A step toward better online privacy was taken this week by The Federal Communications Commission (FCC). WirelessWeek reports that privacy rules will require broadband providers to ask subscribers’ permission before “using or sharing” much of their data, according to the WirelessWeek.
Control will be tight, according to the story:
Under the measure, for example, a broadband provider has to ask a customer's permission before it can tell an advertiser exactly where that customer is by tracking her phone and what interests she has gleaned from the websites she's visited on it and the apps she's used.
The story says that information not considered private, such as names and addresses, will be treated in a more flexible manner. Though it is assumed that companies can use that data, customers have the right to opt out of it being released.
The companies that contribute the most to the establishment of standards are the ones that truly thrive. Thus, it is not surprising that a battle is going on between groups led by AT&T on one side and Verizon on the other.
RCR Wireless looks at the issue through an interview with Michael Therlander, the founder and president of Signals Research Group, about the latest 3rd Generation Partnership Project (3GPP) meeting.
The disagreement at this point is about timing. Therlander said that the AT&T contingent is pushing for “some form of 5G standards” to be set by the end of next year. Verizon advocated the first version of the standard being set by mid-2018, which is the original timetable.
The problems caused by botnets comprised of Internet of Things (IoT) devices last week had a silver lining: They focused attention on the scary issue.
A bit of marginally good news (in the world of IoT security, news that is neutral passes for good) is offered by Wired’s Mary Hay Newman. She says that ISPs have two ways in which they can help secure IoT devices. These devices are extremely vulnerable because they are inexpensive (and thus don’t have sophisticated security). IoT devices also pose long-term dangers, since they are built to be in the field for far longer than smartphones or other devices.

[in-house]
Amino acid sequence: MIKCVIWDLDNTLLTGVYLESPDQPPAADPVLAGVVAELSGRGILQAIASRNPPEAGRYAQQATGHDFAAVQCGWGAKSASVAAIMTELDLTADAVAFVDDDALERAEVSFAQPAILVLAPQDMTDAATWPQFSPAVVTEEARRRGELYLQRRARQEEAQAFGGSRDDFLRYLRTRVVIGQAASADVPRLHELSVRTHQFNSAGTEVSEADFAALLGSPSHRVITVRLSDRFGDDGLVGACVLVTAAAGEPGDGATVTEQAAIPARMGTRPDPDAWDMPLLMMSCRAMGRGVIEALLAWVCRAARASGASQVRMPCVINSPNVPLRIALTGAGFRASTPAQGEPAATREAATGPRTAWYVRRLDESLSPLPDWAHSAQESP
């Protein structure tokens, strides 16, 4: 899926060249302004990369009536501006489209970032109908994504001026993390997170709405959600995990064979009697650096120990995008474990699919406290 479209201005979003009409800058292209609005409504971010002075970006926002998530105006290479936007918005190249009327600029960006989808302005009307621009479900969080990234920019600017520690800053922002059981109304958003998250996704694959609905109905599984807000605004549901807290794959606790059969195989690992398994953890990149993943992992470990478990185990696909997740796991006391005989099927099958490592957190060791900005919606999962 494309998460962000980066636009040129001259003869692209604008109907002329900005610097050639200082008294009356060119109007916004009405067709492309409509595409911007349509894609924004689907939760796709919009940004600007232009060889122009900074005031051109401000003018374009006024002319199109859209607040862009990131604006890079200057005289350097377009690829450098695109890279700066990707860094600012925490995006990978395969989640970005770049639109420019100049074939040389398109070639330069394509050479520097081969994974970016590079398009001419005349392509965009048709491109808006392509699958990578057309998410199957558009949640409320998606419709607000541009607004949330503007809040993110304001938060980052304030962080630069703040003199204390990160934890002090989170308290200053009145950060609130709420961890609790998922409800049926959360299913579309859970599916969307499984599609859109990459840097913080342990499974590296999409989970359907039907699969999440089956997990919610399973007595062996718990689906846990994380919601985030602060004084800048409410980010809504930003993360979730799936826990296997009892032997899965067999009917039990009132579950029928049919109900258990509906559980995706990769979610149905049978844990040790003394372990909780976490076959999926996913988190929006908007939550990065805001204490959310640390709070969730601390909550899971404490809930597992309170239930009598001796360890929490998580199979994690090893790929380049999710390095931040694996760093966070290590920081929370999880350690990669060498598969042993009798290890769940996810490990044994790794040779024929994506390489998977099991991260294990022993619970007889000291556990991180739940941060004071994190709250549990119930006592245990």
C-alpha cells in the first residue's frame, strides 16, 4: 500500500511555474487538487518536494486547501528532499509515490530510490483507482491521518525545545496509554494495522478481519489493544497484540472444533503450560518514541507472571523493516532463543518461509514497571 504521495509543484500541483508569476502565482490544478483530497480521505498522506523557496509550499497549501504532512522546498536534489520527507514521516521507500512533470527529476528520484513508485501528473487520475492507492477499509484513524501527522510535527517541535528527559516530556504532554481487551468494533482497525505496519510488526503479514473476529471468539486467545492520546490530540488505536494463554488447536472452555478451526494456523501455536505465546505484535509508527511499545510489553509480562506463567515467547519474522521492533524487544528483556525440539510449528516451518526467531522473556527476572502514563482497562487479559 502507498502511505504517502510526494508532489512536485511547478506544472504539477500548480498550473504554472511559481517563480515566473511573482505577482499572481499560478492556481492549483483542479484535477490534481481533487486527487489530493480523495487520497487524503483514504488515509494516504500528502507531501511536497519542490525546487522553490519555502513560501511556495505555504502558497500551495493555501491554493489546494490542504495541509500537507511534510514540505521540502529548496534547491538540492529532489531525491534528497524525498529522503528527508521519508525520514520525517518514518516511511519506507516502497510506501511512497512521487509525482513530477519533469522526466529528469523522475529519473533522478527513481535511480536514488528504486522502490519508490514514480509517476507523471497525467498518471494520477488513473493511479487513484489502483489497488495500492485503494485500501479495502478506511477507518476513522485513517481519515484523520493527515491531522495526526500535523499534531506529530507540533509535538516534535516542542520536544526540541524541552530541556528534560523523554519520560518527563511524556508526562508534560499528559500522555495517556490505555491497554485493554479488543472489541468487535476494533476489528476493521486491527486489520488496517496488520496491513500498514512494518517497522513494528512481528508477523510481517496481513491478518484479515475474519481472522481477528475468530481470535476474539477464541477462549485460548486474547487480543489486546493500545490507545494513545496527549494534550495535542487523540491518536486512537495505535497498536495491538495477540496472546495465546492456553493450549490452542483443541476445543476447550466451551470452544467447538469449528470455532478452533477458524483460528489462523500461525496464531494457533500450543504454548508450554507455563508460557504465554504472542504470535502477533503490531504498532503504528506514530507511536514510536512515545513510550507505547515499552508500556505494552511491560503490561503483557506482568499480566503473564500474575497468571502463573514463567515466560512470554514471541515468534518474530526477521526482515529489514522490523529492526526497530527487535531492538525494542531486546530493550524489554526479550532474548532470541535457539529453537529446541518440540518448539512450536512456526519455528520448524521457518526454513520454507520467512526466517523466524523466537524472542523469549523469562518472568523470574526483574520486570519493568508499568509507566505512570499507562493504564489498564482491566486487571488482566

ISPs, she writes, can take steps to block or filter cracker access to the devices or identify patterns associated with compromised devices and alert the owner. There are challenges to the successful implementation of either idea. It is, however, a straw to grab onto.
Though, as the Wired piece suggests, there are ways to protect the IoT without handling each device individually, an important goal of the industry is to enable IoT devices to protect themselves. The key is engineering solutions that use little energy but still are powerful enough to run security software.
A project along those lines was announced this week. Analog Devices and ARM are collaborating on ultralow power microcontrollers that the companies say will enable creation of secure and efficient IoT devices. The product will combine Analog Device’s “ultralow power mixed-signal technology” with the ARM Cortex-M33 processor. The M33, the press release says, features the ARM TrustZone technology.
The speeds keep climbing. AT&T said this will begin testing 400 Gigabit per second (Gbps) Ethernet (400 GbE) data speeds early next year.
The carrier said that the testing will be done in three phases. The first phase will use optical equipment from Coriant to carry 400 GbE traffic from New York to Washington states. That will be followed by a phase in which AT&T will send 400 GbE on a single 400G wavelength across its OpenROADM metro network. Ciena gear will be used. The final phase will test 400GbE on a “disaggregated router” platform and will use merchant silicon and open source software, the press release says.
Carl Weinschenk covers telecom for IT Business Edge. He writes about wireless technology, disaster recovery/business continuity, cellular services, the Internet of Things, machine-to-machine communications and other emerging technologies and platforms. He also covers net neutrality and related regulatory issues. Weinschenk has written about the phone companies, cable operators and related companies for decades and is senior editor of Broadband Technology Report. He can be reached at firstname.lastname@example.org and via twitter at @DailyMusicBrk.